Words by Kate Thompson
A project to ensure every girl has access to sanitary wear has led to a change in the law in the UK, and raised awareness across the globe. Joint founder of The Red Box Project is Anna Miles, a teacher at Mayville High School in Southsea, told us all about it.
How did The Red Box Project start and why?
In March 2017, myself and three friends founded The Red Box Project. This followed reports in the media which exposed the connection between young women missing out on their education for the same amount of time, every month. The connection was then made that for some young people, access to menstrual products was not available to them and in many cases, this led to students deciding not to attend school because of the shame and embarrassment they felt.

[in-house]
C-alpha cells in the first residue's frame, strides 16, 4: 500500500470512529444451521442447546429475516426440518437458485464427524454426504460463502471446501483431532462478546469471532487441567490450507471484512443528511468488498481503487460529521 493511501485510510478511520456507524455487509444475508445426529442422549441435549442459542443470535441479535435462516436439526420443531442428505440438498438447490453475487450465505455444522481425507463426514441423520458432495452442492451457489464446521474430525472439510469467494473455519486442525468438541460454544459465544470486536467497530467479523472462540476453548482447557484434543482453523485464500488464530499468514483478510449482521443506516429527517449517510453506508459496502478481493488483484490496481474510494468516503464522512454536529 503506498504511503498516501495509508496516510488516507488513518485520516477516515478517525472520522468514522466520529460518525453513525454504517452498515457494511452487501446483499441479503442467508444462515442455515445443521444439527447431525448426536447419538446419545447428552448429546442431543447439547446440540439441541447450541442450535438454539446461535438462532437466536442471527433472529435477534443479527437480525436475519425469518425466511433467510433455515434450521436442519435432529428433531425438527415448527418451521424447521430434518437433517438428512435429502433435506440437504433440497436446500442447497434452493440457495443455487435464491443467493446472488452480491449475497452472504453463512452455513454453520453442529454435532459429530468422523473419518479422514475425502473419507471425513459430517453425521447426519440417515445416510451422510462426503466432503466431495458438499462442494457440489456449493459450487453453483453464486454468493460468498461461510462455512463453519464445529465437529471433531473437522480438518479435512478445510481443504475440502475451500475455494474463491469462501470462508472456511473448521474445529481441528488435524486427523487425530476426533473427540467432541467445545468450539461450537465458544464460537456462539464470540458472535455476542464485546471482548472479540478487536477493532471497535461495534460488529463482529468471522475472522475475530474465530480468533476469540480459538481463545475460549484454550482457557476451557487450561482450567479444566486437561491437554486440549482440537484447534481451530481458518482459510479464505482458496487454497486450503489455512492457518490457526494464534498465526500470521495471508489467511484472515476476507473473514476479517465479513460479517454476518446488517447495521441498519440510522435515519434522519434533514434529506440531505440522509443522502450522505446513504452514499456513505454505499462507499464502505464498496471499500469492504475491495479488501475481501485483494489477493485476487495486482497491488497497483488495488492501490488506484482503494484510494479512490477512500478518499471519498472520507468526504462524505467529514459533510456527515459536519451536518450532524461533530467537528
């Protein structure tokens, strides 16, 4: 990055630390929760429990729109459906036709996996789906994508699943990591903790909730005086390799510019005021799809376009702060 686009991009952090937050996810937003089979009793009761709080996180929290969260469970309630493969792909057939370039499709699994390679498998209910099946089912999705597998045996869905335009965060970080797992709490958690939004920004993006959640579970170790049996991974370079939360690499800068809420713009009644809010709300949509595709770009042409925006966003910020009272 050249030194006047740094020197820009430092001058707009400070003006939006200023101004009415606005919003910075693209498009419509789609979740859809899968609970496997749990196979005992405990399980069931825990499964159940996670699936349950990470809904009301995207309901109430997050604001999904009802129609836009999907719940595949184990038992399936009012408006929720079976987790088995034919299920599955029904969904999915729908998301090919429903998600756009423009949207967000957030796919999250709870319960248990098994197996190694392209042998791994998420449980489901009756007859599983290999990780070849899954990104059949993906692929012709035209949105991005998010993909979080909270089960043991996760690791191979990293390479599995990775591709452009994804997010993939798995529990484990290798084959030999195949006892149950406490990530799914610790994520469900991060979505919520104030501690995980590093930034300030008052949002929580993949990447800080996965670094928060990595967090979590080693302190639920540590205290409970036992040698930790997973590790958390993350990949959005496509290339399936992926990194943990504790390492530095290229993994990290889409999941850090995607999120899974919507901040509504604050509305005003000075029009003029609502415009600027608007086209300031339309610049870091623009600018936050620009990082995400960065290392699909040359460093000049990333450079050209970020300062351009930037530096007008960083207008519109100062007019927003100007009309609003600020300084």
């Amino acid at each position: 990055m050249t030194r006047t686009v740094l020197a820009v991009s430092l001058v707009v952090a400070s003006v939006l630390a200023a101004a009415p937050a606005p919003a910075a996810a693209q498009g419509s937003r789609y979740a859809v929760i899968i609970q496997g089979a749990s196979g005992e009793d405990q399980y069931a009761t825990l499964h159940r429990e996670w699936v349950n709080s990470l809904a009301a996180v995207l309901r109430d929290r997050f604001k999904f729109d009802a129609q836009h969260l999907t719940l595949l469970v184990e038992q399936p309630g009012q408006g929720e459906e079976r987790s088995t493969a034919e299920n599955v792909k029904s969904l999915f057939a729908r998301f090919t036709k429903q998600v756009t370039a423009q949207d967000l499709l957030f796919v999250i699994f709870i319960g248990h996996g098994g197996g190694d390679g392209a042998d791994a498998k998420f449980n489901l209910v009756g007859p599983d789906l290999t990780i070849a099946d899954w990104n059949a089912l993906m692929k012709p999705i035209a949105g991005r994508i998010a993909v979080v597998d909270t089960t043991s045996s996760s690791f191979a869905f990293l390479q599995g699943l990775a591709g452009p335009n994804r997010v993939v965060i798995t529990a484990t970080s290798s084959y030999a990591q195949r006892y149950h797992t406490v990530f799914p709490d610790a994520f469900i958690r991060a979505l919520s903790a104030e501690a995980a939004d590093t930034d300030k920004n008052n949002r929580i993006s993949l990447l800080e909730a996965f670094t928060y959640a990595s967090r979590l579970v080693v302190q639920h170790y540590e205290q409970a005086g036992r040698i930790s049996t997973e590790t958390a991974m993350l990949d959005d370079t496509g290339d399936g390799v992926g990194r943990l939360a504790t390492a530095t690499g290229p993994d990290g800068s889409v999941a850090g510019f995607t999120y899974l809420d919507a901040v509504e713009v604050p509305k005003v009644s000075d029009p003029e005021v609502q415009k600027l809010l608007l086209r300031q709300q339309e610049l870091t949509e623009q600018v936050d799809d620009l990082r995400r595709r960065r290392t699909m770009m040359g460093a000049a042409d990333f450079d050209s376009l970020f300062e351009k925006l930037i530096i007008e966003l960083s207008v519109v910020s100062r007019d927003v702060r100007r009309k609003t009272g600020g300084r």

How successful have you been?
As soon as we launched, we received emails from all over the world. Together, we now have over 5,300 active red boxes, including every secondary and primary state school in our founding city; an incredible achievement by our Portsmouth volunteer coordinator, Rebecca Cave.
What have you achieved so far?
We have affected real change in fighting for the rights of our young people through the recent announcement from our government in England to provide the support we have been delivering, from early next year. This is something which fills us with a huge amount of pride. Governments in England, Wales, and Scotland have made this commitment and so, whilst our projects based in the UK are beginning to slow down operation, we will remain open for our projects based overseas who are still fighting for this change.
What is your legacy?
Standing up and fighting for equality can lead to real change. Our volunteer coordinators have worked unbelievably hard, on the ground, to make a difference, and they really and truly have.